After Barcelona you cross over to Bourges. How did you fare there?

I had a great time in France, mostly because of the way I was. I didn't need to go out and party a lot and Bourges was a small town where the streets were empty after 8PM.

I had a great coach who had a family with little kids, but every morning he'd come and train with me, whenever I wanted. He had a system - we'd all play equally and respect the established order and actions. It suited me back then because I was good at following specific instructions.

It was with Bourges that I played my first Euroleague and, if I'd gone to the Final Four, my first one of those. Everything back then seemed impossible to me. I didn't know of a single foreign player the right way. Suddenly you start to learn about that world and the level on which some of these players are. It was a very eye-opening season for me and it gave me many nice memories.

By the way, there were two Sonjas on the team - myself and a girl from Croatia. So, I got nicknamed 'Junior'. After all these years, whenever I see an old teammate from that time, they still call me that. :)

When you talk about other players, you always do so with admiration. On the other hand, you were selected as member of the 'ideal five' of the European Championship. When was it that you started thinking of yourself as a high-quality player?

I think to some extent it might've happened already in Prague. The point is that with Spartacus I won two Euroleagues with half of the team consisting of American players - the best players in the world whose names are still respected today. I considered it a success to even be in that team comp.

I remember my first year in Spartacus. I didn't play that season because during the summer with the representation I tore my ligaments and we agreed I would come over during half-season, after surgery in Moscow and recovery at home. I came, there was a game and I talked about something with the conditioning trainer so he went to finish something up. I was standing alone in the corridor, embarrassed by everything, praying that nobody I knew would pass by because I wouldn't dare - being nobody - to greet some big name. It was then that suddenly Diana Taurasi comes along, calls me by my name and surname and gives me a hug. I remember thinking - is this really happening? She knows who I am?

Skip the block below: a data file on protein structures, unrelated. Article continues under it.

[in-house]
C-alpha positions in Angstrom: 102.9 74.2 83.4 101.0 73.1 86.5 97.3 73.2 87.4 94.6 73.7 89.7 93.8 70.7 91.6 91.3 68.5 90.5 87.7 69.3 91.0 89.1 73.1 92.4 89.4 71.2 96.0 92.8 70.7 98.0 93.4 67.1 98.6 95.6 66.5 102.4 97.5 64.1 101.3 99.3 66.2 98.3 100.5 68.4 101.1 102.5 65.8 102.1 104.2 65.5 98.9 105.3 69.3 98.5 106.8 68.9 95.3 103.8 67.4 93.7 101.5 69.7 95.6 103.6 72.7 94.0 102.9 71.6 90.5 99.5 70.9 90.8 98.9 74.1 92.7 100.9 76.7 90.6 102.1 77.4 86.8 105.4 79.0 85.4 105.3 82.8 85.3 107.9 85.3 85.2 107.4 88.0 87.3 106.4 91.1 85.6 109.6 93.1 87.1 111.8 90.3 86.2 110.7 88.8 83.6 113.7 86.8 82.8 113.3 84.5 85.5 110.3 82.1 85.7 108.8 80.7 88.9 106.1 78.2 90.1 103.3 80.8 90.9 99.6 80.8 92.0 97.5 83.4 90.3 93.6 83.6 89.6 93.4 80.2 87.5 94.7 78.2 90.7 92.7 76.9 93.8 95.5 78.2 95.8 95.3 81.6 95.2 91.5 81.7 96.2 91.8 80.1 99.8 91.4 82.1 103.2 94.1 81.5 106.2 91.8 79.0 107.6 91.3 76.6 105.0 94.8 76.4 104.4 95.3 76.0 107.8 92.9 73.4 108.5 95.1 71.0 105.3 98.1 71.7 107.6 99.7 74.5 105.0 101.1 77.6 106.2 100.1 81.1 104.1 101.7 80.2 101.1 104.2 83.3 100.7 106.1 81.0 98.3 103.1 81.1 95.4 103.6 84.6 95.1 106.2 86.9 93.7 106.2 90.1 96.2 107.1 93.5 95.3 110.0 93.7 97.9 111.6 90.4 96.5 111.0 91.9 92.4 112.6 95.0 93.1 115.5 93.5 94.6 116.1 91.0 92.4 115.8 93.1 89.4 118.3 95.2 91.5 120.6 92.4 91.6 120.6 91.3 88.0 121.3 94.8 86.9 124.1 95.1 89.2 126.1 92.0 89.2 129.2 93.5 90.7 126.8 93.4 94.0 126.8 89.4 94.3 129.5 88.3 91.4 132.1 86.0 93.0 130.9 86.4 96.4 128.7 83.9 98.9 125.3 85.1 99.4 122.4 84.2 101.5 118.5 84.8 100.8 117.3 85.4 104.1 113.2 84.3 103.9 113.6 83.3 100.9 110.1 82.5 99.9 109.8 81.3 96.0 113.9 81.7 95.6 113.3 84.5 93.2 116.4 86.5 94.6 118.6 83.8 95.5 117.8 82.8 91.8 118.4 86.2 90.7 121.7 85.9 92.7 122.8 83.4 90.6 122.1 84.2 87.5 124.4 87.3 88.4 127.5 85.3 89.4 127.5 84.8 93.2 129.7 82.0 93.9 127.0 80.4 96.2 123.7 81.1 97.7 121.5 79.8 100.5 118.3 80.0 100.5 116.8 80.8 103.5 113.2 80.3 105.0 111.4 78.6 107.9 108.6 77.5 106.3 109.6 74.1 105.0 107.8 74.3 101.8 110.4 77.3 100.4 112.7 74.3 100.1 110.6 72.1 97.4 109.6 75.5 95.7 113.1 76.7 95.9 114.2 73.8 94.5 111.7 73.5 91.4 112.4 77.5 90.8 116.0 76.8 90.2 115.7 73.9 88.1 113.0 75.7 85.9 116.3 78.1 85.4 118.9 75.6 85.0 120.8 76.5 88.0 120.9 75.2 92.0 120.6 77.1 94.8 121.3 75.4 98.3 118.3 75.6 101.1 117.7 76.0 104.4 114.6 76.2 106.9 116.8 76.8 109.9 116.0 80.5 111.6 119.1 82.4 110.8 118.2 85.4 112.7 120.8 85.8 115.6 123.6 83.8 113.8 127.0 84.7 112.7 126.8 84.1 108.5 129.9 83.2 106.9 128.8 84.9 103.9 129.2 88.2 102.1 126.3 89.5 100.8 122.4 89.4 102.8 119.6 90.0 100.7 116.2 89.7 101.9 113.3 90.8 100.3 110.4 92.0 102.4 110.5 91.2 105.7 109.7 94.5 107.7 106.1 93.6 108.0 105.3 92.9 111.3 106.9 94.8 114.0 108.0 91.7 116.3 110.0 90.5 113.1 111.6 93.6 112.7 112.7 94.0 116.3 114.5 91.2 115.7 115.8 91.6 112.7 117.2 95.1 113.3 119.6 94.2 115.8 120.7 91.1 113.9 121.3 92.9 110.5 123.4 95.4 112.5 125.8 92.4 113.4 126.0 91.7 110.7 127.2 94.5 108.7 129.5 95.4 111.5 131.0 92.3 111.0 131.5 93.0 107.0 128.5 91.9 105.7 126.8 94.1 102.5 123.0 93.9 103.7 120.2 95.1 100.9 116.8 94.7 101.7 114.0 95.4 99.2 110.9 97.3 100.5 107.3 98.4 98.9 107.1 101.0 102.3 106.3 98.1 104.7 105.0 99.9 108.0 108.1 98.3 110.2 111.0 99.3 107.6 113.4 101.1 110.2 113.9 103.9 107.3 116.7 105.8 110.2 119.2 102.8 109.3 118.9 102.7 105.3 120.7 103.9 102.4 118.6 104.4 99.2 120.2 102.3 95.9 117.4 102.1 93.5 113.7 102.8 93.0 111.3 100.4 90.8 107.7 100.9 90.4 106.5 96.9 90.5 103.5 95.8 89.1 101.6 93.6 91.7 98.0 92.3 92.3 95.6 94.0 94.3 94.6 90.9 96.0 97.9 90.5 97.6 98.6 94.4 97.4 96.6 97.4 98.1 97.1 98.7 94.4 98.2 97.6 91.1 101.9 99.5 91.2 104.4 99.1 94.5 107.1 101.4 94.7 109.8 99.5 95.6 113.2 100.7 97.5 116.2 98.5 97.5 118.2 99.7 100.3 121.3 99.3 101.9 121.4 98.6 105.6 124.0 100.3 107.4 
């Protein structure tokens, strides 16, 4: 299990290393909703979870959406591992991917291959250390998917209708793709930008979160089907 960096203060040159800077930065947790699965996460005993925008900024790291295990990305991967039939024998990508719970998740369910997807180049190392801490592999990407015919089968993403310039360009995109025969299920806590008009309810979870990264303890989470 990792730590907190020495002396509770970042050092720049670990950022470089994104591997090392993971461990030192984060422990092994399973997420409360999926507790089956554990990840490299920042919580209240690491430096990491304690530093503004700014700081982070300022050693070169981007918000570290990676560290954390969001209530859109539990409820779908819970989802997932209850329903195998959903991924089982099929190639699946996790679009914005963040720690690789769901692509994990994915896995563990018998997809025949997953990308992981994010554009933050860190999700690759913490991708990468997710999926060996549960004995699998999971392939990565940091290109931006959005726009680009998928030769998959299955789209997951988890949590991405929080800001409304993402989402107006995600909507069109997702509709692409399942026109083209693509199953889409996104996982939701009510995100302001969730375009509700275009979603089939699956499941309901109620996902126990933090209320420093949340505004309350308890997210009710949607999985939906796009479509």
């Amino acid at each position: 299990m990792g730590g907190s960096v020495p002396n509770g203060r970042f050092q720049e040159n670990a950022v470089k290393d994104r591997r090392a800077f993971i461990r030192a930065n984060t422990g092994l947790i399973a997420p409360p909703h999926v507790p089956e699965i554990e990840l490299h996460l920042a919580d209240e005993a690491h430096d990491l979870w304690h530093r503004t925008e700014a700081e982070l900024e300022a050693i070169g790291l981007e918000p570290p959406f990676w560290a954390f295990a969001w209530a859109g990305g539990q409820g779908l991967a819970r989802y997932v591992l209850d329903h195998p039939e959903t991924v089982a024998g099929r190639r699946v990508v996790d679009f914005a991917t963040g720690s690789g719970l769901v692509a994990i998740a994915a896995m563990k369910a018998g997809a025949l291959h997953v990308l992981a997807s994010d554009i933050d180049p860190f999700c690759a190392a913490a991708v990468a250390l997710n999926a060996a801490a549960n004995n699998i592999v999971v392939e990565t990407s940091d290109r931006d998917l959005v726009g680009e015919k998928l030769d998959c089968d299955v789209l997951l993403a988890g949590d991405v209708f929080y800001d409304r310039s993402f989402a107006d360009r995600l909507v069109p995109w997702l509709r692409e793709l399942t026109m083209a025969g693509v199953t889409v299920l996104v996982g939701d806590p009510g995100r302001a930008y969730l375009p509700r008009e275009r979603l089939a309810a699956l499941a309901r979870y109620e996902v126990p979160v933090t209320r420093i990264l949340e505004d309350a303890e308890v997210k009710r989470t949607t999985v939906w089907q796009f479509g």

It was there I learned how the greatest athletes treated basketball, how they trained and played against the best teams and the last teams in the league, how they motivated their players and treated their physical therapists. Those kinds of things are best learned from the greatest names in the sport.

In Spartacus, I went through all the roles on the team. From being the 12th player, to sitting on the bench, being the sixth player, the first lineup and finally the team leader who led the team to Final Four.

This all helped me to know exactly how the twelfth, the fifth and the first player on the team felt so that I can find a common language with each of them.

It was in that sense that I feel that Spartacus built me as a player and a person. The relationships I built and brought along with me into life were immensely important to me and resulted in various specific situations.

Can you highlight any for us?

Shabtai Kalmanovich was the club owner back then. When I came to have my surgery, they checked me into a hotel and made all the preparations for me to see the doctor. On the second day I went to his office to meet him and he handed me an envelope full of money saying "Here's some spending money for these few days".

I didnt' spend any of it. My parents were with me and they bought all the food. When everything was done, I went to him after the surgery intending to give him the money back. My parents taught me that way and of course I felt like I had to do it.

He just said to me "Sonja, a woman never returns the money a man gave her". No matter how much I insisted, he wouldn't take the money back.

He was always hosting dinners for us, bringing in Eros Ramazzoti who was his friend and Kelis, the singer, to perform for us.

I think he was one of the personalities who changed women's basketball. He was the first one who started investing in massive contracts and brought to an increase in competition among the Russians, which changed the entire European market.

Back then I was only 19 years old and I think I came out alright and did my best not to let it all change me.

After your ligament surgery, you were in that situation of being at the peak of your youth and yet still considering ending your career. It must've taken a lot of emotional strength to deal with it all.

The first surgery happened before I went to Spartacus. I did see my career flash before my eyes. I never had such a serious injury before.